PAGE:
Took the standard route as described here by surgent. I found the chute nastier as expected and got a few scratches despite long pants and sleeves. The actual scrambling was easier than expected. When standing in front of the summit slab, I stepped over on to the ledge to the left hand side and then it was pretty easy. There is a bit of exposure though. Overall a nice clear day with great views.
Did this one with my Dad. The thorny bushwhack and scramble to the top wasn't nearly as bad as I had anticipated. Perfectly clear, awesome day with great views in all directions. On our decent we completed the loop going by Camp Levi Levi and climbing up Aspen Peak along the way. Great hike.
Make sure you scramble up the N side of the peak. I wasted a few minutes going up the S side before almost getting cliffed out... Nice day. I was sick and tired which made for a slow day... ~4hrs RT.
Although on a family vacation, we found a compromise that allowed me to visit Hualapai Peak... but only if the hike took me three hours (it took me 3h10m total, so my estimate was close). I did not want to return to the area just for this peak, so I am very glad to get this one off my "to do" list. I did not have fun on the final 200' scramble section. Solo, I got snagged on a vicious tree which had a branch go through pants as I passed by. Then some of the upper scramble had some angled exposure. The trail system leading to the peak had some icy patches, which slowed my hiking a little bit but I still managed to jog during the descent. It was very breezy and cool, but the views were spectacular in every direction.
I hiked up the snowy trail with my daughter, and we ended up basking in the sun and drying our wet shoes and socks on some nice slabs, not continuing to the summit.
with Mike Allex
This was one of my first peaks. I did it with my brother when I was in about 7th grade.
Day three of my AZ/NV HP trip and #4 AZ Cty HP. Interesting scramble to the top that makes you pucker a bit. Ladybug breeding ground is in full effect. Didn't find the register, but then again, I was just happy I made it on top! Hit Aspen on the way down which is more of a use trail with its own class 3 leap at the top. Hayden gate was closed so I didn't bother... Saw 3 elk at the bottom which was a nice treat.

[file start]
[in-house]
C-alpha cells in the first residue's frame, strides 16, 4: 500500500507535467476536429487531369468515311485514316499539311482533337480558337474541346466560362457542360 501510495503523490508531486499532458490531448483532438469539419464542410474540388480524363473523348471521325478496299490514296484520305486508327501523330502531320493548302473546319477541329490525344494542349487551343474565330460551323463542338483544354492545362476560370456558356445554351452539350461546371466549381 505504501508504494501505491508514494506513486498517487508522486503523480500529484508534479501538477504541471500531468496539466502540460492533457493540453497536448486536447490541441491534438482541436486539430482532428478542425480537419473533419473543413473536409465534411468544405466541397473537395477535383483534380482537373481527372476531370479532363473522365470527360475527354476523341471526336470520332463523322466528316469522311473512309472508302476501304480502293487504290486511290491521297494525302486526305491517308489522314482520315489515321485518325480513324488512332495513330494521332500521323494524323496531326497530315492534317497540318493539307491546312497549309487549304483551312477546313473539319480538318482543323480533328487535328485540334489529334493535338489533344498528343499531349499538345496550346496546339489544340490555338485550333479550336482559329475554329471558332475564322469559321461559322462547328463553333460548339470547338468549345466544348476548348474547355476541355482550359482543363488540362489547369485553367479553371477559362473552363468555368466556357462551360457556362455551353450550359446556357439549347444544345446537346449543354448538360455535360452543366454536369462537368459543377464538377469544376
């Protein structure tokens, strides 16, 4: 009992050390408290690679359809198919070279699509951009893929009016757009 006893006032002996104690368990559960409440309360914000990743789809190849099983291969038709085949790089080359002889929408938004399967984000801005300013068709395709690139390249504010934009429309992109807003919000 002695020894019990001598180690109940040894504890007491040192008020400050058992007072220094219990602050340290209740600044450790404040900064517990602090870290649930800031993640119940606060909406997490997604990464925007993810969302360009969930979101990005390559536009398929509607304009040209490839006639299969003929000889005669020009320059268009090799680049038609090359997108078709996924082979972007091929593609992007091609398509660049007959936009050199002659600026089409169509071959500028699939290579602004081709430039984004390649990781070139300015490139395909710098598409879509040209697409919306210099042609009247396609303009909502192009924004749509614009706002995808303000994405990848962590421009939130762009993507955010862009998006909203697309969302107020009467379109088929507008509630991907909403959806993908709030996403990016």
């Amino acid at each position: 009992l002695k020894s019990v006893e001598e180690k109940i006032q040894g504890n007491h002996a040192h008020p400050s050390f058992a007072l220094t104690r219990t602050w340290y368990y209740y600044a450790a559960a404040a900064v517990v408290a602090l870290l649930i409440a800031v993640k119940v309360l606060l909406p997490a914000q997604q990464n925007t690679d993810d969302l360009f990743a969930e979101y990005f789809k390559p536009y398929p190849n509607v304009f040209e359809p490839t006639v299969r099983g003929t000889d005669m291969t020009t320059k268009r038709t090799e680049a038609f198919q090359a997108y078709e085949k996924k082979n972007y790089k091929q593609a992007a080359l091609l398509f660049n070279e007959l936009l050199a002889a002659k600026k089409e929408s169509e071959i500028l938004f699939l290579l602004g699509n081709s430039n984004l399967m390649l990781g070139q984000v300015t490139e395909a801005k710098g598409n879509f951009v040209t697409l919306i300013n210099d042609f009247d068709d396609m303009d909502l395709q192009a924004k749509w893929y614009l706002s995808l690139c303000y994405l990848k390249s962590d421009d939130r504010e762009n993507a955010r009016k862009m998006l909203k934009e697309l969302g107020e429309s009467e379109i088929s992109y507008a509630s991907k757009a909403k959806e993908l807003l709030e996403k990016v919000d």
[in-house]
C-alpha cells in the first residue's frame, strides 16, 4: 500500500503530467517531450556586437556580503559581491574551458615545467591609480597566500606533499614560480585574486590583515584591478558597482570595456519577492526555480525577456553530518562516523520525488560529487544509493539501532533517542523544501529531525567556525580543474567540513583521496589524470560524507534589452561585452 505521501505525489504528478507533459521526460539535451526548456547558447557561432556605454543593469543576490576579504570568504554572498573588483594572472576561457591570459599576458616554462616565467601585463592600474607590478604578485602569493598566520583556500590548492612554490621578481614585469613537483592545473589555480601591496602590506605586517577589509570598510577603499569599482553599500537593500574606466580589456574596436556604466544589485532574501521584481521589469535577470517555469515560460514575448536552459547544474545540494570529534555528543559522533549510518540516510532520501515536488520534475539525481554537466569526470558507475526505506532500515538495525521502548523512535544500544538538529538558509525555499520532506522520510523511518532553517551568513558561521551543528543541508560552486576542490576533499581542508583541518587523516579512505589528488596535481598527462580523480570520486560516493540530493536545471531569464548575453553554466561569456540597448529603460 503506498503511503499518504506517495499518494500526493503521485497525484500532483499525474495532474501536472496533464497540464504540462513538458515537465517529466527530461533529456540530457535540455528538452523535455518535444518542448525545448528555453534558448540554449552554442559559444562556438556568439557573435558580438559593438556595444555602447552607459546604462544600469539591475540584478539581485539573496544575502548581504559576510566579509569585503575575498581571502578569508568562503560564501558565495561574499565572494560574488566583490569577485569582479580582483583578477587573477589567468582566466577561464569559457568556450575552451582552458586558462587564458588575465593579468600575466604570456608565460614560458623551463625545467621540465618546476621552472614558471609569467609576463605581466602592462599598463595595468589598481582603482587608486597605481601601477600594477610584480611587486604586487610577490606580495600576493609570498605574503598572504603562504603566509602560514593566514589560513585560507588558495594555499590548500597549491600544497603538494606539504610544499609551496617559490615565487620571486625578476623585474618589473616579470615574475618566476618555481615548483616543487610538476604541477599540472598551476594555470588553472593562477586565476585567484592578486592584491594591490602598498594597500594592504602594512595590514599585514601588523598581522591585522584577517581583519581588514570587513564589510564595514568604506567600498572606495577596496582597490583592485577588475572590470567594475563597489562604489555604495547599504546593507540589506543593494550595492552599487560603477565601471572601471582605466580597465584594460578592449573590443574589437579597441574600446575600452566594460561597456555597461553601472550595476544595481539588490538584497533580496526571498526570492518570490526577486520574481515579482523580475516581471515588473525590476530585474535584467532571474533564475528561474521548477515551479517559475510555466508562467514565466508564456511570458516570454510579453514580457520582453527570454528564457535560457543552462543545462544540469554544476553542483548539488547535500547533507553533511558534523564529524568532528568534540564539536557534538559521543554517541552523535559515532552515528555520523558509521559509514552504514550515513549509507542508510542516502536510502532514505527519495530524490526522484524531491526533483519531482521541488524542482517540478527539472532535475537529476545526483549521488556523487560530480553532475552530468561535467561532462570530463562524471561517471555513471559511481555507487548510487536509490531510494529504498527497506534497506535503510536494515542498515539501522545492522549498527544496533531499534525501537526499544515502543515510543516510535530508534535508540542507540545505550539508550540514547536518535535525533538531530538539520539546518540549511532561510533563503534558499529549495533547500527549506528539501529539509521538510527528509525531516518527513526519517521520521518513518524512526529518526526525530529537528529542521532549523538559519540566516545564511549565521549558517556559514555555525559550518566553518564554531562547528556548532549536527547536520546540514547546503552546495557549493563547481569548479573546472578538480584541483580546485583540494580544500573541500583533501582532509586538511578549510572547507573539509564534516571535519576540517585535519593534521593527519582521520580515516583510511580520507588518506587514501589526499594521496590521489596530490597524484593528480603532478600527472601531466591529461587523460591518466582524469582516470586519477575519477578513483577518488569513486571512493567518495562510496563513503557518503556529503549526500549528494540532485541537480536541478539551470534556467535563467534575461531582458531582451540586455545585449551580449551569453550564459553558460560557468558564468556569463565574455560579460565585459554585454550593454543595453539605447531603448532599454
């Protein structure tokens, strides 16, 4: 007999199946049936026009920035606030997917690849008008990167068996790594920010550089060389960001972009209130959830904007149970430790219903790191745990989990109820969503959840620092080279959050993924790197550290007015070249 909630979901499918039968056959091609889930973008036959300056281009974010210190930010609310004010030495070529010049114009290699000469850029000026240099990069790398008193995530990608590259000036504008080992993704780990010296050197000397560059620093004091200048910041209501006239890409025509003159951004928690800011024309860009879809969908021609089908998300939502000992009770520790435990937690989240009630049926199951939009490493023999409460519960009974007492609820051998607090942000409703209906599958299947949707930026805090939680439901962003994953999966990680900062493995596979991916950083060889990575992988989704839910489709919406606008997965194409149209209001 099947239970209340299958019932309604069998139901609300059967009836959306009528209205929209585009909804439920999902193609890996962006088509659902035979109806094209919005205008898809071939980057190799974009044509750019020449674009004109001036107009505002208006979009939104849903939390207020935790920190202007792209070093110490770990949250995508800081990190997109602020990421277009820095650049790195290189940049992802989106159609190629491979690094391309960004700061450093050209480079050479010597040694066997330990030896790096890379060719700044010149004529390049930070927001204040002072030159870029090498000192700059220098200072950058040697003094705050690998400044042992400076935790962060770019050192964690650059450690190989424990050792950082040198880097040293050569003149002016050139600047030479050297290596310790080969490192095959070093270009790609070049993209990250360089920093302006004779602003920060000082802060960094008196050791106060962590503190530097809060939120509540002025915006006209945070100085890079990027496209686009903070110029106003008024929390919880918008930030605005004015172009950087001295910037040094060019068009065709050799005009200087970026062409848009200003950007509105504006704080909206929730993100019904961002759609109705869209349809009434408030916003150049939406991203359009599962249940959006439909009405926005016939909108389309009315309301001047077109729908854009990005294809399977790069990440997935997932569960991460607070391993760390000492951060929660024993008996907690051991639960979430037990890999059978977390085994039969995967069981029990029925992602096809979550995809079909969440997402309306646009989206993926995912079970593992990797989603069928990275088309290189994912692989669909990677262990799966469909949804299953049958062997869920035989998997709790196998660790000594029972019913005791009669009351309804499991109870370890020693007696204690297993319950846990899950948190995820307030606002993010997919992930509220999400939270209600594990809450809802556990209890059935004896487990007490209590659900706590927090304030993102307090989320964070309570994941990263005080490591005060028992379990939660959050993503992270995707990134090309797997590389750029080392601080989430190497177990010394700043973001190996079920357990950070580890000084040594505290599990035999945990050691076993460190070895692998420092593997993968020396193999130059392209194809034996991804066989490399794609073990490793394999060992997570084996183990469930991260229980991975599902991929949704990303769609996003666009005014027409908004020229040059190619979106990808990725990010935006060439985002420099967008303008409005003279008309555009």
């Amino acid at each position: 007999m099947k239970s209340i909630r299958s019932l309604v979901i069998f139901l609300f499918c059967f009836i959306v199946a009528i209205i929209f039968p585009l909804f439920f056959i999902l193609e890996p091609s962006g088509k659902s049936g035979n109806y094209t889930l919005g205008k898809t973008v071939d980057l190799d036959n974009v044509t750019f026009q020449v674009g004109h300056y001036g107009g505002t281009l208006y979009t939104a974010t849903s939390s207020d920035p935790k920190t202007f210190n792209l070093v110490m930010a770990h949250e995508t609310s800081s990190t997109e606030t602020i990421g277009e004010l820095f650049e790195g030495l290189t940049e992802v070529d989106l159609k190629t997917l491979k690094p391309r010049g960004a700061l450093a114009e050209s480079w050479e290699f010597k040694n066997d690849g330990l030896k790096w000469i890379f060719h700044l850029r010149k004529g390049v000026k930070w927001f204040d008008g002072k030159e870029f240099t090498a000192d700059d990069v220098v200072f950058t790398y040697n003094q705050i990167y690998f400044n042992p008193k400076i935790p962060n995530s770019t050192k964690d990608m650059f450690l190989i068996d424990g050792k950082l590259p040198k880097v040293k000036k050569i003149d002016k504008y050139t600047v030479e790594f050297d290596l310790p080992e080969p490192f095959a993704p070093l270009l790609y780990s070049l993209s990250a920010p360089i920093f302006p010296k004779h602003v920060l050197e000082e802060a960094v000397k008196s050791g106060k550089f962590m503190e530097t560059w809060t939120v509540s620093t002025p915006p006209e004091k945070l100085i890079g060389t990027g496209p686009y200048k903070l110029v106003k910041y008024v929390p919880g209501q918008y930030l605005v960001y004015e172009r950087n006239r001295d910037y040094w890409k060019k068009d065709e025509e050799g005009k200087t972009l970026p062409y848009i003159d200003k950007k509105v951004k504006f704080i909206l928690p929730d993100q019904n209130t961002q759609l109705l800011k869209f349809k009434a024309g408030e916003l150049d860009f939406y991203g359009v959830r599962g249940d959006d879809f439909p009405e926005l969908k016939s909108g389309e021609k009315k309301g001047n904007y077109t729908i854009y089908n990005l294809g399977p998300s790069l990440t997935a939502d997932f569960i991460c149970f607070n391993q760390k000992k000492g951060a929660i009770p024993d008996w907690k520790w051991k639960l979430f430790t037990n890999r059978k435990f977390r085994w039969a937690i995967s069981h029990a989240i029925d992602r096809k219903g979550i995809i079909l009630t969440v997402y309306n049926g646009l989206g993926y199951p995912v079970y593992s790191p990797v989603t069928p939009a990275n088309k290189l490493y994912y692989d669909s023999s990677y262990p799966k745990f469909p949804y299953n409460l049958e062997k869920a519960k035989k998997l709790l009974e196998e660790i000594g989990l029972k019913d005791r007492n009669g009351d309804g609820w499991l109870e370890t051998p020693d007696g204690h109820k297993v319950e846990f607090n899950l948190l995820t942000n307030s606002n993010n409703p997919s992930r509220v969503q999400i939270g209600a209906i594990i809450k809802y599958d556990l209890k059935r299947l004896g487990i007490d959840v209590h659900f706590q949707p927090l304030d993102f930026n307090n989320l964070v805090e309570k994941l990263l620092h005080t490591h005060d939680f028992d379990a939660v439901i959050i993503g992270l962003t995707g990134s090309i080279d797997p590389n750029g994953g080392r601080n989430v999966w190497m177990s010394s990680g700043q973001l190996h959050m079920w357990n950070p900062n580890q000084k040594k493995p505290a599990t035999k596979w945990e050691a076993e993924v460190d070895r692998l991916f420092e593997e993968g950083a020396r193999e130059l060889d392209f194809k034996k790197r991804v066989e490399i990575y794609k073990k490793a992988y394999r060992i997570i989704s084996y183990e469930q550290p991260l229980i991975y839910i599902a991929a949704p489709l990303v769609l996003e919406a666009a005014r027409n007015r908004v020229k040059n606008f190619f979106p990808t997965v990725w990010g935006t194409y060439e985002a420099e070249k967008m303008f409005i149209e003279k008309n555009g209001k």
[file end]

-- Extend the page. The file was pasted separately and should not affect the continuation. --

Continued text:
There were so many ladybugs covering the summit. The register was full of ladybugs. It was interesting. Nice views. Climbed a ~30 ft easy 5th class crack to get up to the summit area. 4 hours RT from the trailhead.
Nice hike up to the base and fun scramble up the last part. Did Hayden Peak on the way home, which was a steep little hike.
Had a picnic with our church and the adults prepared for this hike to the top, as we were preparing to leave a few kids wanted to join us. So after a five minute "discussion" the adults were joined by 10 kids ranging from 5-10 yrs. They got their water and we started off at 5500ft. Shortly into our hike some of the adults had to take the youngest back to camp while the rest pressed on. After 2 hours practically everyone had run out of water and we had to turn around at about 7000ft. Next time we will be prepared and may have something distracting the children while the hikers slip away ;)
With Dad, also climbed Aspen Peak. Loved the class 3 on both peaks.
In the early morning darkness, missed trail split and climbed Hayden Peak first, backtracked and rushed up the summit of Hualapai. Pictures and map of what I did at http://www.willhiteweb.com/arizona_climbing/kingman/hualapai_peak_256.htm
The trail (or road) leading to the south side of Hualapai was clear of all brush. Seems the park folk now consider this a regular trail and have included it on the park map. You still have to scramble the last 200ft of class 3 to the summit. Trip Report
From the quad it looks like hiking the Hayden Peak
road and then contouring over to Hualapai makes sense.
On the ground this turns out to be a
particularly boneheaded route,
and Sarah ran out of gas enroute. Look at satellite
pics to see the roads to the NE of the peak.
Hiked this better route with the family in 5-30-1999.
For extra credit get up on top of huge summit block.